What is echolocation?

Discover how animals use echolocation to navigate, hunt, identify other species and avoid obstacles. 

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Dolphins

Echolocation allows creatures to move around in pitch darkness, so they can navigate, hunt, identify friends and enemies, and avoid obstacles.

For dolphins and toothed whales, this technique enables them to see in muddy waters or dark ocean depths, and may even have evolved so that they can chase squid and other deep-diving species.

Echolocation allows bats to fly at night as well as in dark caves. This is a skill they probably developed so they could locate night-flying insects that birds can’t find.

 

How cetaceans echolocate

Dolphins and other toothed whales do this by bouncing high-pitched clicking sounds off underwater objects, similar to shouting and listening for echoes. The sounds are made by squeezing air through nasal passages near the blowhole. These soundwaves then pass into the forehead, where a big blob of fat called the melon focuses them into a beam.

If the echolocating call hits something, the reflected sound is picked up through the animal’s lower jaw and passed to its ears. Echolocating sounds are so loud that the ears of dolphins and whales are shielded to protect them. Dolphins and whales use this method to work out an object’s distance, direction, speed, density and size.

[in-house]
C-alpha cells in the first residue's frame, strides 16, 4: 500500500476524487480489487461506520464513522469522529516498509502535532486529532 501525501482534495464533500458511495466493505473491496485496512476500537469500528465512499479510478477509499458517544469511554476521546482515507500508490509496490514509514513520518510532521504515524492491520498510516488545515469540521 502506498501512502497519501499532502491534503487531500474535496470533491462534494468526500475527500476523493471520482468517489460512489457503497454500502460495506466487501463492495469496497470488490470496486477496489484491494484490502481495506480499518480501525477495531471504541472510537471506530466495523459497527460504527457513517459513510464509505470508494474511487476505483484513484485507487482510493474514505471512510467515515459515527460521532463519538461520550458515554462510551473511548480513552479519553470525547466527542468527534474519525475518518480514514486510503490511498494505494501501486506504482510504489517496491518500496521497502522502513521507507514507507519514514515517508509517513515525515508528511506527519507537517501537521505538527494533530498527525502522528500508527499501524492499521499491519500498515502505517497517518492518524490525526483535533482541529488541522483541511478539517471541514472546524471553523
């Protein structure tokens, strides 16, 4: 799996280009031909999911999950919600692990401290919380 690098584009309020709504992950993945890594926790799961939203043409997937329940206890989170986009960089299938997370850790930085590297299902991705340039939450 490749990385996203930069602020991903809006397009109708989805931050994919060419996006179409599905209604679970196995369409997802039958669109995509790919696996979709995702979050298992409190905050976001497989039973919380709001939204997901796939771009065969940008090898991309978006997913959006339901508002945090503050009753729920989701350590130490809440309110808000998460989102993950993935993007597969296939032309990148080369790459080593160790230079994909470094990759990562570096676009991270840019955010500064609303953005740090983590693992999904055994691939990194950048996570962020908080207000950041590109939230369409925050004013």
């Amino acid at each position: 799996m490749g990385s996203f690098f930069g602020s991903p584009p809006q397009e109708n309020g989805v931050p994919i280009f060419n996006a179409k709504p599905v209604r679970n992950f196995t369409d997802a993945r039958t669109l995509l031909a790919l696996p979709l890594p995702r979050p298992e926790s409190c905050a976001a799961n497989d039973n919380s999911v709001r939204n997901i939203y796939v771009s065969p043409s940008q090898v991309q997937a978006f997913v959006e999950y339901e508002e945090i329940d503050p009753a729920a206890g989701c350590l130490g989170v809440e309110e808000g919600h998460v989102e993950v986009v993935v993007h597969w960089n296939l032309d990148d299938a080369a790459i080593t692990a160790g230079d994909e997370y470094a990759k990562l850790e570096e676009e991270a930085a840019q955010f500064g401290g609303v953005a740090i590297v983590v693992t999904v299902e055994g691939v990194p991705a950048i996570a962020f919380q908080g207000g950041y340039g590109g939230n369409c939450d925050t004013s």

Using echolocation, dolphins can detect an object the size of a golfball about the length of a football pitch away – much further than they can see. By moving its head to aim the sound beam at different parts of a fish, a dolphin
can also differentiate between species.

 

How bats echolocate

Bats make echolocating sounds in their larynxes and emit them through their mouths. Fortunately, most are too high-pitched for humans to hear – some bats can scream at up to 140 decibels, as loud as a jet engine 30m away.

Bats can detect an insect up to 5m away, work out its size and hardness, and can also avoid wires as fine as human hairs. As a bat closes in for the kill, it cranks up its calls to pinpoint the prey.

To avoid being deafened by its own calls, a bat turns off its middle ear just before calling, restoring its hearing a split second later to listen for echoes.

 

How other animals echolocate

Whales, dolphins and bats are not the only species that use echolocation. A few birds echolocate, including the nocturnal oilbird and some insect-eating swiftlets that roost in dark caves. Both use sharp, audible clicks to navigate through the darkness.

Some nocturnal shrews use ultrasonic squeaks to explore their dark surroundings, and the shrew-like tenrecs of Madagascar echolocate at night using tongue clicks, possibly to find food.

An unconfirmed candidate is the hedgehog, which uses ultrasonic whistles, has excellent hearing and lives in similar habitats to tenrecs and shrews.

Another intriguing possibility is humans – many blind people can find their way around simply by listening to echoes bouncing off surrounding objects.

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